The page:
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through the Panama canal without payment of tolls.


This plank involves no departure from a traditional re

publican policy of encouraging an American merchant marine. Ringing declarations to that purpose have found their way into the platforms of the party through its whole history.

President Taft and the republicans in congress in 1912 forced through an exemption clause in the act providing for canal operation and maintenance. It was bitterly attacked both in America and abroad as a violation of the Hay-Pauncefote treaty of 1901 between the United States and Great Britain. But in the face of attack, even the democratic platform of 1912, adopted while the tolls discussion was at its height in congress, supported this clause of the act, declaring:

"We favor the exemption from toll of American ships en(2) gaged in coastwise trade passing through the canal."

President Wilson gave particular point to this declaration by asserting in a campaign speech that the plank was not "mere molasses to catch flies."


Official protests on the part of Great Britain against the American position died down early in February, 1913. When the new president took office it was fairly generally assumed that the issue had been laid. But Mr. Wilson's mind was not unsusceptible to change on the subject. A year and a day after

(1) Platforms of the Two Great Political Parties, 1856-1920, Inclusive, edited by George D. Ellis, p. 249.

(2) Ibid. p. 177.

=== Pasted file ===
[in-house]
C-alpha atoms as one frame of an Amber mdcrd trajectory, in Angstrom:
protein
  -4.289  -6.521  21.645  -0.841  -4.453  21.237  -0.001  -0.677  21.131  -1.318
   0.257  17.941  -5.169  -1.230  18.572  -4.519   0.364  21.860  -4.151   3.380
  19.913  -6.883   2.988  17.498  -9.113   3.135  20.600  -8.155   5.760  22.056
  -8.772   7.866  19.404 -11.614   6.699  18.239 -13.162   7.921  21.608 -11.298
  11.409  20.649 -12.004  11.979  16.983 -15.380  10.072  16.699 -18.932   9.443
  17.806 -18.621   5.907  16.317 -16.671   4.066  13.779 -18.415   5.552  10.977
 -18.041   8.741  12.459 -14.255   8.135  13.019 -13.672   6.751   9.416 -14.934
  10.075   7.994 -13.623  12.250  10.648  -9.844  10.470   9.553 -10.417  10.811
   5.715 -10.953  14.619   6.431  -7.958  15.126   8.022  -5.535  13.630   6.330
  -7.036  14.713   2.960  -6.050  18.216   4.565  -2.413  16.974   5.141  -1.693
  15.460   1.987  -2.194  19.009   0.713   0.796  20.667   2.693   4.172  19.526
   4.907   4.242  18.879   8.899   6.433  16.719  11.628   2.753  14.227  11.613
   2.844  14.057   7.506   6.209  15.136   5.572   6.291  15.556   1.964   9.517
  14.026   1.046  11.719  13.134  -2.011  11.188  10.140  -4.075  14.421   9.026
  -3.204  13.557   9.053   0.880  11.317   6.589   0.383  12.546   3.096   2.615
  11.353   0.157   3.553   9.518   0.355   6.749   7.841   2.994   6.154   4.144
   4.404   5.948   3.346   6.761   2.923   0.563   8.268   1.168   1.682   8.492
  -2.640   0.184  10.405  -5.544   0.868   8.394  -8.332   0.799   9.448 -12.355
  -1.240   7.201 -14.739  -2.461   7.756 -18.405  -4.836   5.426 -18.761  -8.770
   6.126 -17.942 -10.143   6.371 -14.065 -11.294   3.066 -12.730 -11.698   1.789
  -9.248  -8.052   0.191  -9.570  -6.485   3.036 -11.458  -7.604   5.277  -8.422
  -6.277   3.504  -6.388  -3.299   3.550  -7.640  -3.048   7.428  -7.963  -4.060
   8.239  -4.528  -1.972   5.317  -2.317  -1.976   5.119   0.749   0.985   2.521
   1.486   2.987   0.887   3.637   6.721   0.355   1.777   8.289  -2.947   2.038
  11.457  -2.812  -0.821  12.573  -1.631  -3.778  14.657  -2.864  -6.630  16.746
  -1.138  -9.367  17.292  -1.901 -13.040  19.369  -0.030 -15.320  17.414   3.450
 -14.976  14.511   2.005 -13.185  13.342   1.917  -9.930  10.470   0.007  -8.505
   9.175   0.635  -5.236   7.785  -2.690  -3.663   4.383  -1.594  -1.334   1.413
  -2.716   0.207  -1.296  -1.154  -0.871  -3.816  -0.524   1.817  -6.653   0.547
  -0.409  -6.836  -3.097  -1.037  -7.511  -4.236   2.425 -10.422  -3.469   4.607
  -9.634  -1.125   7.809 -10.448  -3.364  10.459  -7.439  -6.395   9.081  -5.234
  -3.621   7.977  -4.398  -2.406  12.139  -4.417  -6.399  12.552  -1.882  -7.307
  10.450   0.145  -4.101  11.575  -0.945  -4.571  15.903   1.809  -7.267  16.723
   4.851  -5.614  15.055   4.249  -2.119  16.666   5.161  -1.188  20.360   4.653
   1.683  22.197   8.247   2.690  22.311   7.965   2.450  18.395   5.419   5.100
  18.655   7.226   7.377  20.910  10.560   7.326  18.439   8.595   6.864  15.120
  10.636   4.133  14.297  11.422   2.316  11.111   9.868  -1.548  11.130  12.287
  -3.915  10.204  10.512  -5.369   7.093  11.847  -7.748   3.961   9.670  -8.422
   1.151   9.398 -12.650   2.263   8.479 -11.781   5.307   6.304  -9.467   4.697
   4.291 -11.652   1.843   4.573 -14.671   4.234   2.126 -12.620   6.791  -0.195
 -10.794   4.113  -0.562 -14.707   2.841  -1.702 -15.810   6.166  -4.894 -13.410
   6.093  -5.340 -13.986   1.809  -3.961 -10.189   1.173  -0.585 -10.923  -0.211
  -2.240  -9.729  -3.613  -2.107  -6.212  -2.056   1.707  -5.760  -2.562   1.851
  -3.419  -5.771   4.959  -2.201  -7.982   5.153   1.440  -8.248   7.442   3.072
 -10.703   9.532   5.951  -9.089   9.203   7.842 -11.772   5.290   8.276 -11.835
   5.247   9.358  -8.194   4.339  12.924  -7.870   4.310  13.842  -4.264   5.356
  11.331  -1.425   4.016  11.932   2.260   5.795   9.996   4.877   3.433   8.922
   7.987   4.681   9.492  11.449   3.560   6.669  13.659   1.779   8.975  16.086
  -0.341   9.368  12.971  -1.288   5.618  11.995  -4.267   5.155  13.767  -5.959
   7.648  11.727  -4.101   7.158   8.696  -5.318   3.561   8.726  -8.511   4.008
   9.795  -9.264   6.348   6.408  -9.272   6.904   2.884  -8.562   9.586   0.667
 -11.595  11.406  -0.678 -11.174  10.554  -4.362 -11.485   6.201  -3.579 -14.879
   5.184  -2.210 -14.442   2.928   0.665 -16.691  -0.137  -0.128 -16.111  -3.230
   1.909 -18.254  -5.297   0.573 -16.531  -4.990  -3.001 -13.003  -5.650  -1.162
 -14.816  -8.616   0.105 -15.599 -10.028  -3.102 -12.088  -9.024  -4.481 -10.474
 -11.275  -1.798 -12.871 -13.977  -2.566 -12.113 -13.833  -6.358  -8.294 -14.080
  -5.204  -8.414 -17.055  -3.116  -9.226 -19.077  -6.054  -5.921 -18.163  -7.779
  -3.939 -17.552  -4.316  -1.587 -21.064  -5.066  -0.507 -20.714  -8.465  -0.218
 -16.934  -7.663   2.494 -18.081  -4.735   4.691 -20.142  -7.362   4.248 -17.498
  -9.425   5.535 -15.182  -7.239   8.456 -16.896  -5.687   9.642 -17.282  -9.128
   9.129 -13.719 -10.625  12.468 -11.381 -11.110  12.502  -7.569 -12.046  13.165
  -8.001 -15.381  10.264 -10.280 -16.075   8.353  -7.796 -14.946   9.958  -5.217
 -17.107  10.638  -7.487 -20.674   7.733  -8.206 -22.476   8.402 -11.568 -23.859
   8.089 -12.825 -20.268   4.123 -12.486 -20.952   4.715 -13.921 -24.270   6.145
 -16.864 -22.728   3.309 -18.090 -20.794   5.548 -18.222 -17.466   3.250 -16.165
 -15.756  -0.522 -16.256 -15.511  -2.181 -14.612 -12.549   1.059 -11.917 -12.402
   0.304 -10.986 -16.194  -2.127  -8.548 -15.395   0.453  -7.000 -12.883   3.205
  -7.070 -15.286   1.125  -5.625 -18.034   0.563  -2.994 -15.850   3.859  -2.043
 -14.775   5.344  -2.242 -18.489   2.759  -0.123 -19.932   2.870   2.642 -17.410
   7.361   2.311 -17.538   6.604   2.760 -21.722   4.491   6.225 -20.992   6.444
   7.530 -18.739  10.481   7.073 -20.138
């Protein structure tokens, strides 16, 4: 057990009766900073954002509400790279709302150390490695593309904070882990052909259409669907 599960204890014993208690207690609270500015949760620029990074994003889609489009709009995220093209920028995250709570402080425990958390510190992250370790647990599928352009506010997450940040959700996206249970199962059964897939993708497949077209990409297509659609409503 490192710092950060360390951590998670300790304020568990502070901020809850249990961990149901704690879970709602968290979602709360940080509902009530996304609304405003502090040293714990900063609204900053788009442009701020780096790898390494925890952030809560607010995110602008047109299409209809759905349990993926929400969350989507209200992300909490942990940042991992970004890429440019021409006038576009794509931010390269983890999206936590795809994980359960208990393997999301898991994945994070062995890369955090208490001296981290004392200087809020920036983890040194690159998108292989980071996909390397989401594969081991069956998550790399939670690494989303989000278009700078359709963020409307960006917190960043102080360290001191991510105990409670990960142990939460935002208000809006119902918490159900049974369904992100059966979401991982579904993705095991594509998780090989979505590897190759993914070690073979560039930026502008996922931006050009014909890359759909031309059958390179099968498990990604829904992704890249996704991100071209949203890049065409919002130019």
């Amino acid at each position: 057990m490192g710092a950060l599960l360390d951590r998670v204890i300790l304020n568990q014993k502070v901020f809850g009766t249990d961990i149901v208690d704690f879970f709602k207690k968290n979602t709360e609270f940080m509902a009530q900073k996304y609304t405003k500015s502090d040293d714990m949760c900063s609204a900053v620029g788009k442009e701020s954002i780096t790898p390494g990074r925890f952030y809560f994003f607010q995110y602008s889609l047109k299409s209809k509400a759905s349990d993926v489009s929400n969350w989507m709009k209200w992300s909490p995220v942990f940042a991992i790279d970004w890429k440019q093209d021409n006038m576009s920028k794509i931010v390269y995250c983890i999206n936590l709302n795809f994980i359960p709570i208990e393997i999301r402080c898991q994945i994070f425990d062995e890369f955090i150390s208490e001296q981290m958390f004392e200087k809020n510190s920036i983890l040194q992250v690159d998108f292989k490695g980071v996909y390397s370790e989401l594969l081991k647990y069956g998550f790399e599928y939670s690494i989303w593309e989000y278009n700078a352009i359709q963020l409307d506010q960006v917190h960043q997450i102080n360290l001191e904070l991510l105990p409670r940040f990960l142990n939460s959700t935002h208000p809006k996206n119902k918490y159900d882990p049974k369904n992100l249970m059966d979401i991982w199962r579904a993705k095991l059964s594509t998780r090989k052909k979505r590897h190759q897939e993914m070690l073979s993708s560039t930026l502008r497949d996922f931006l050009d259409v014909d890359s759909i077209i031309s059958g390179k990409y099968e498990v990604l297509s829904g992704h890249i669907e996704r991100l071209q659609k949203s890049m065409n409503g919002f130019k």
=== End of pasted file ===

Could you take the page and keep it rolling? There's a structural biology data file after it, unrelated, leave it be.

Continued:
(3) Quoted by Miles Poindexter in Our Rights in Panama, Forum, Vol. XLV, p. 141.

assuming office he appeared unexpectedly before congress to urge in a special message the repeal of the tolls exemption clause. "We ought to reverse our action," the president declared, "without raising the question whether we were right or wrong and so once more deserve our reputation for generosity and for the redemption of every obligation without quibble or hesitation. ask this of you in support of the foreign policy of the administration. I shall not know how to deal with other matters of even greater delicacy and nearer consequence if you do not grant it to me in ungrudging measure."



Under pressure of this somewhat mysterious urging, the meaning of whose allusions to "other matters of even greater delicacy and nearer consequence" has never be en explained, congress acceded to the president's will. Before the canal was opened, the preferential stipulation affecting American coastwise shipping was repealed. The American "reputation for generosity" was sustained as the president desired without consideration of "whether we were right or wrong" or whether the maintenance of our reputation for generosity entailed a needless sacrifice of material interest that other commercial powers were quick to take advantage of.

Congress uid not, however, relinquish all opportunity for renewing the subject at a later date. The tolls repeal of June 15, 1914, was accompanied by a declaration to the effect that this legislative action was not to be construed as a disclaimer

(1) Congressional Record, 63rd congress 2nd session, Vol. LI, Part 5, p. 4346.

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